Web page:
We were back at my mother’s house after her funeral sitting around talking and eating for hour after hour as you do. After the number of people around the dining room table dwindled to a precious few, the conversation bounced between memories, travels, the difference between pizza and a tomato pie. And more serious things, at which point a cousin remarked, “This sure isn’t the country or world I wanted to bring my kids into.”

Despite my own privileged life I understood exactly what he meant and felt my anger and disappointment rise at what I then thought were the truth of his words.

On the drive back to the hotel, I repeated his remarks to Sue and again felt my mad.

So I planned to use this week’s post to expand, enumerate, and rant about all the shitty things we have going on in the US and around the world.

But a funny thing happened on my way to this post. Days later I no longer feel the same hot rage despite the horrors that beset *most* of the world’s population and our insane politics and violence. John Coltrane’s rendition of My Favorite Things ( started to rattle around inside my head and just wouldn’t let go. Wouldn’t let go until I realized what he was trying to tell me, which had nothing to do with teardrops and roses.

Coltrane was telling me to look a little deeper. Or at least ask myself the question: What would our children have missed had they not been brought into this world even with all its horrors?

Obviously you can’t miss an existence you were never introduced to, but what about these losses?

A parent’s love, caring and tenderness–whatever culture, however offered, touches, looks, and warmth, those early moments, years–even in the most dire of circumstances. And maybe even more mindboggling, the opportunity to feel that love and caring for a child.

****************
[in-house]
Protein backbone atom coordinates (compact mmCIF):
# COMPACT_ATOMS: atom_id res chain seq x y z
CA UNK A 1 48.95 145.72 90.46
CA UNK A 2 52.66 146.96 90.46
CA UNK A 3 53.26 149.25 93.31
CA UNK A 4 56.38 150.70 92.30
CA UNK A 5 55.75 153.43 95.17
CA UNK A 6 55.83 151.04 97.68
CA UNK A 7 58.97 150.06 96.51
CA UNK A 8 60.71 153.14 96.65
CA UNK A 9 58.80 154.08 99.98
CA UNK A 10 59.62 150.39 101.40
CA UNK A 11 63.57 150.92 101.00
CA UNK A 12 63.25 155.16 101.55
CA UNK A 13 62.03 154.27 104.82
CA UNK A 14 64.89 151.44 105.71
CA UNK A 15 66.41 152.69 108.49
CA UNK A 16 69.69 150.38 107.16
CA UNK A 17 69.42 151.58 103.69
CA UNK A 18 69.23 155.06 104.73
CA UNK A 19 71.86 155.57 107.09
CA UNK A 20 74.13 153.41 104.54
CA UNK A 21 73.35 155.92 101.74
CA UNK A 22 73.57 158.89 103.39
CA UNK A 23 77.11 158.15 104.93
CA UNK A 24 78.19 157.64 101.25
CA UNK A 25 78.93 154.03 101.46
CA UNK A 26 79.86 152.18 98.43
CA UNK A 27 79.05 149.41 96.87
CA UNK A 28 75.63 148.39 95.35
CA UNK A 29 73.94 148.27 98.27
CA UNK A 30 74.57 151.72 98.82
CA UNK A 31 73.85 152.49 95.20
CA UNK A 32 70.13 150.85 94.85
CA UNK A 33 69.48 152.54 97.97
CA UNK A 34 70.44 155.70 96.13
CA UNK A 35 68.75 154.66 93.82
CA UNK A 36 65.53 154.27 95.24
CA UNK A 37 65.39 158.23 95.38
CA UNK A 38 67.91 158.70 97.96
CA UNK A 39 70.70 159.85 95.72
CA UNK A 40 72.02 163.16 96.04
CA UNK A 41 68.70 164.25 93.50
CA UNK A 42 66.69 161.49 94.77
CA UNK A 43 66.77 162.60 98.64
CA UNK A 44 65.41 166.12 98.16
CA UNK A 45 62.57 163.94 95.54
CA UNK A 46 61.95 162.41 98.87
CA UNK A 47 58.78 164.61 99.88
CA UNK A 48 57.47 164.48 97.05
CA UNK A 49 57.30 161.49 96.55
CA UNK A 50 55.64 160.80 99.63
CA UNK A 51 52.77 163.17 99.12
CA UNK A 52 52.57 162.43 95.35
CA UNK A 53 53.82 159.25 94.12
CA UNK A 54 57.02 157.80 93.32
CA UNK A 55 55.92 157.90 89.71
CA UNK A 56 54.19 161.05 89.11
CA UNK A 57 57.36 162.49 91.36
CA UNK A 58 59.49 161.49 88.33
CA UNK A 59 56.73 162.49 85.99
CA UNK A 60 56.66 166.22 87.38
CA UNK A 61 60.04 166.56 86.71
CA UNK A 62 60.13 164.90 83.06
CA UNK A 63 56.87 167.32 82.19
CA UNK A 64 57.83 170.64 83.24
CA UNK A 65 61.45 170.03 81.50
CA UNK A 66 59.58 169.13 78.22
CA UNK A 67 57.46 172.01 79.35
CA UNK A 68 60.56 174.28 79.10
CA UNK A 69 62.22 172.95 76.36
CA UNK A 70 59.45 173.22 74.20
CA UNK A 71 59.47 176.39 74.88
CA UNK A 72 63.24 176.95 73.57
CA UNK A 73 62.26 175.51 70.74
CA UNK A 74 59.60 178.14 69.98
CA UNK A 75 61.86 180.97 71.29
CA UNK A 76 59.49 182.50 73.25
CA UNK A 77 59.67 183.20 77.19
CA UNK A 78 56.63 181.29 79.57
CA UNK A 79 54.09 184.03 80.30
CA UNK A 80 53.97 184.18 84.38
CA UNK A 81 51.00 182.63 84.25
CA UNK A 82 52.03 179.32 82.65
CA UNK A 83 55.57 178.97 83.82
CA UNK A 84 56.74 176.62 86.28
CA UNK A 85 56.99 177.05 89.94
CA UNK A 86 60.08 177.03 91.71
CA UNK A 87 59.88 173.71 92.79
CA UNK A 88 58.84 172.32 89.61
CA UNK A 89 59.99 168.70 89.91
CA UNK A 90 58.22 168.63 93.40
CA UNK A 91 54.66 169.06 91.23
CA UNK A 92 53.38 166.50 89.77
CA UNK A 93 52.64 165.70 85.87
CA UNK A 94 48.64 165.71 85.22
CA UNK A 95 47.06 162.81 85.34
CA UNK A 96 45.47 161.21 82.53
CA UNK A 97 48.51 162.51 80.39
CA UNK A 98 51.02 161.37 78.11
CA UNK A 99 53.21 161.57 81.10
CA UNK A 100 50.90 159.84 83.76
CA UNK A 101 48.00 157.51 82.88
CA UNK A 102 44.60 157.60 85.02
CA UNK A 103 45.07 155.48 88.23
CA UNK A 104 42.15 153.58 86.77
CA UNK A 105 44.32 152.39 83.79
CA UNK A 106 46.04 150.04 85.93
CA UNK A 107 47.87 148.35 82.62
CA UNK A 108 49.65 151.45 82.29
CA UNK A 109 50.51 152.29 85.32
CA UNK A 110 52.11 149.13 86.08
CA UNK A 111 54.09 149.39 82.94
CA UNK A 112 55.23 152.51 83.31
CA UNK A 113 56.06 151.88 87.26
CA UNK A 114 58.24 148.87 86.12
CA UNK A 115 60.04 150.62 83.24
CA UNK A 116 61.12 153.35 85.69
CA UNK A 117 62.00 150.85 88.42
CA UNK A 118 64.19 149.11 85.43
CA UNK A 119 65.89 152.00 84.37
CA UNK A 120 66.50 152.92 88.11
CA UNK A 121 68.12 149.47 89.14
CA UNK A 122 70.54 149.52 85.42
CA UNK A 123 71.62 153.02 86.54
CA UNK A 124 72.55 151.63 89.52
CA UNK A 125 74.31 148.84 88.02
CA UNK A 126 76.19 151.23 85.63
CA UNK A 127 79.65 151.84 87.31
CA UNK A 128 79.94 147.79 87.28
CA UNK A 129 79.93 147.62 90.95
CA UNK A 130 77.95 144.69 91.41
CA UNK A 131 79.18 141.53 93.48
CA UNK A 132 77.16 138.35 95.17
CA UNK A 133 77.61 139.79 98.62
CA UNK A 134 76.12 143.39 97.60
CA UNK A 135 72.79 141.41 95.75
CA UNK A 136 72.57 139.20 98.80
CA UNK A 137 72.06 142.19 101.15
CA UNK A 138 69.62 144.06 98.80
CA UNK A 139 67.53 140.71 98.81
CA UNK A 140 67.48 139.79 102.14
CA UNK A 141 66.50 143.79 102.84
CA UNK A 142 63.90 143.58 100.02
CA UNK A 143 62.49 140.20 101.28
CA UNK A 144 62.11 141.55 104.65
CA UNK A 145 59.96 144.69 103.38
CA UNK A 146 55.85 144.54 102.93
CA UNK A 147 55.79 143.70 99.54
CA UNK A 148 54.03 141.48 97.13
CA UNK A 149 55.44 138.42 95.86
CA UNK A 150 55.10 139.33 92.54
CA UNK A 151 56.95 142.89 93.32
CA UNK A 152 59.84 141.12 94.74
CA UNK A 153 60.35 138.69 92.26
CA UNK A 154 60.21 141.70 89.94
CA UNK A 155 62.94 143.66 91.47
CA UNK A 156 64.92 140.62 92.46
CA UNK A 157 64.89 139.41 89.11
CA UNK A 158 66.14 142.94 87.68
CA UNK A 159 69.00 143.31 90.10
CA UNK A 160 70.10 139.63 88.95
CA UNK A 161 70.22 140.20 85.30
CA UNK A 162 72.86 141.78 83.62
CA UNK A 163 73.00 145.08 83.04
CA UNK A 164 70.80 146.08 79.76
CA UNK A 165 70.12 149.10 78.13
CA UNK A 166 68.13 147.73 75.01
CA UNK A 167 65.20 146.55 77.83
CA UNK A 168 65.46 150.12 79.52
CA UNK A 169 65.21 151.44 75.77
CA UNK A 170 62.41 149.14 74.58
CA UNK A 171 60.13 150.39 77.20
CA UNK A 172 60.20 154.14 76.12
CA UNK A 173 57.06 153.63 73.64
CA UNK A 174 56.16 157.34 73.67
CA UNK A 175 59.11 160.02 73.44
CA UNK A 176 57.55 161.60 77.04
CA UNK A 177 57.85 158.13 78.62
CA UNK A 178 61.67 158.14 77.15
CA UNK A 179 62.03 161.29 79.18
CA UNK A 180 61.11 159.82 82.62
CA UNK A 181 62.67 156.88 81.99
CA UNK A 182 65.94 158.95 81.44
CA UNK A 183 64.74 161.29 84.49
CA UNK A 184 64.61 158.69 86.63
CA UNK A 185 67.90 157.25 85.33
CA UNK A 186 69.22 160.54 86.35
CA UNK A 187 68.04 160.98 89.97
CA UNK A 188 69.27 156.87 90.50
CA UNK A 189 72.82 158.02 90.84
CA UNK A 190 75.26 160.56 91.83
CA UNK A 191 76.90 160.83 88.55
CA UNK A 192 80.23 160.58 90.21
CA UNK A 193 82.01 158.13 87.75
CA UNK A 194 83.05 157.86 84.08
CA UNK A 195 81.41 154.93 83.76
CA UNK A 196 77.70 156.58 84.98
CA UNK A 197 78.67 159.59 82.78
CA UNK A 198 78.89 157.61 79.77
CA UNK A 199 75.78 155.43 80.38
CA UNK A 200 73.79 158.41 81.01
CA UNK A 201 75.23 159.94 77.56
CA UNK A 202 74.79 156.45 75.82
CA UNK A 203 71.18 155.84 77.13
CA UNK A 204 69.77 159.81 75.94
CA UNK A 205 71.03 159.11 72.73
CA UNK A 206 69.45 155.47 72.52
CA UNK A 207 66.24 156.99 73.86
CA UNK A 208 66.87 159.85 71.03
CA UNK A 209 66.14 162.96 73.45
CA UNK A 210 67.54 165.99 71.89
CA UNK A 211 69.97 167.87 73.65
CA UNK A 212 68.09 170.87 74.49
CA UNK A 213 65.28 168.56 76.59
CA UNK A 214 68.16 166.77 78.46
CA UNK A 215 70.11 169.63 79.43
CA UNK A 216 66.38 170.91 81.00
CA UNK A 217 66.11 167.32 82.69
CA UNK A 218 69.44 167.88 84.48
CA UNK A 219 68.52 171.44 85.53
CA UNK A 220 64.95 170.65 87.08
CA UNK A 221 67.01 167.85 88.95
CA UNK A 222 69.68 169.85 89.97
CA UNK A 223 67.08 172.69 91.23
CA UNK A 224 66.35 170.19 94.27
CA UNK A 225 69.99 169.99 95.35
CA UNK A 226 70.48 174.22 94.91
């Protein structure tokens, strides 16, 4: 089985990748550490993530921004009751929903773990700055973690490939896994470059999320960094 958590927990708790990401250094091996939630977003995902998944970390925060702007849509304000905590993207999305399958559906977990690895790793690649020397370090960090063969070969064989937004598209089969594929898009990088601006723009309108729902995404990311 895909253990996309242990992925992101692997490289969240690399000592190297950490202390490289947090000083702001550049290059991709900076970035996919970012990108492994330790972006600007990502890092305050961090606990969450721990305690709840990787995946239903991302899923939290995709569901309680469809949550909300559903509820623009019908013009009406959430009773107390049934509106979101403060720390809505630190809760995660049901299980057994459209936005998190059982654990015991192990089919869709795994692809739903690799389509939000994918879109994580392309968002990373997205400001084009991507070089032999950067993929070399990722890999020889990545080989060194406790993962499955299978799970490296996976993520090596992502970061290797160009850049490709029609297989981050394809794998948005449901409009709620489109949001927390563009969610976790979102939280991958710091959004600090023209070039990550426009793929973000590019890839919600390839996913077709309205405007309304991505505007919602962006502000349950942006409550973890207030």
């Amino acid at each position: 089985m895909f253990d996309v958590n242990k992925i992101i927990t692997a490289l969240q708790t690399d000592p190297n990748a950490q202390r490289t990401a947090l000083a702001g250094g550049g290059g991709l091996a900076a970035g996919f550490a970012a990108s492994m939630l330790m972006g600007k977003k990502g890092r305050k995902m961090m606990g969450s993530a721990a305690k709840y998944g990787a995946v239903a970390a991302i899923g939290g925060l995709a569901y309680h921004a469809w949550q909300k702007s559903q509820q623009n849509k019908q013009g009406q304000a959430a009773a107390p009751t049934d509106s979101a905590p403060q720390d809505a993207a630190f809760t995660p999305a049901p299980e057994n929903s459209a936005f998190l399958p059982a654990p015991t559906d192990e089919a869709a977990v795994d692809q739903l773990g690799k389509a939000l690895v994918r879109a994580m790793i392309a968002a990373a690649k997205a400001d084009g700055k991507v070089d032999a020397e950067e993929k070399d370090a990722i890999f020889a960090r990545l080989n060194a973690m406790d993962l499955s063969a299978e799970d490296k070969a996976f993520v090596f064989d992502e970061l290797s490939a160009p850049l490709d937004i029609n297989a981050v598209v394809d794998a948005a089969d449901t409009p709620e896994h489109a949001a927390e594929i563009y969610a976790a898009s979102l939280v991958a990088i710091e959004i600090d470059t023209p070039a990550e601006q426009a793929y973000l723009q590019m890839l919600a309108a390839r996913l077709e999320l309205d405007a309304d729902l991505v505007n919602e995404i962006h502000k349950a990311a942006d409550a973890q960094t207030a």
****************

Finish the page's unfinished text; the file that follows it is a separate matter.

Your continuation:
Friendships. I know that my life would feel close to nonexistent without them. Might even have preferred the nothingness. Again there is the pleasure of seeing this richness in my kids’ lives. I watched how they and their friends played, comforted, helped, and were there for each other. And still are. There’s beauty in sharing your life with others. A beauty which I expect will continue throughout my life and theirs.

No, love is not all anyone needs. We know that. But it really is something that nothingness never delivers.

Learning, of all kinds. The opportunity to learn about people different from ourselves, cultures different than our own, clothes, styles, faces that we find unusual and exotic. The opportunity to realize again and again that the world is wildly diverse and yet people are also the same. These pleasures have no geographical, or even language limitations.

Learning new ideas. Discovering what we didn’t and don’t know. Meeting people who expand our thinking and vision. Trying to keep a sliver of your mind open so you can change it and let it grow. What a loss if all there were was nothingness.

And of course, the arts. Nothing would include no music, no books, no movies, no plays, no poetry, no dance, no paintings, no Monday posts, (though that might please a number of you). The entire world donates to this grand mosaic and nothingness makes all that vanish. Not a trade I’d make for myself or my children.

I could continue. Science, the give and take in discussions between people, the arguments that shed light as well as darkness, the sun, moon, sky and stars. But enough already. You get my point.

I have no doubt that I’ll be ranting and railing against the cruelty and injustice between people and countries soon enough, maybe even next Monday–all of those throughout these Mondays. But I also have no doubt that I am glad to have brought children into the world—even this one. I only hope they make a dent in it.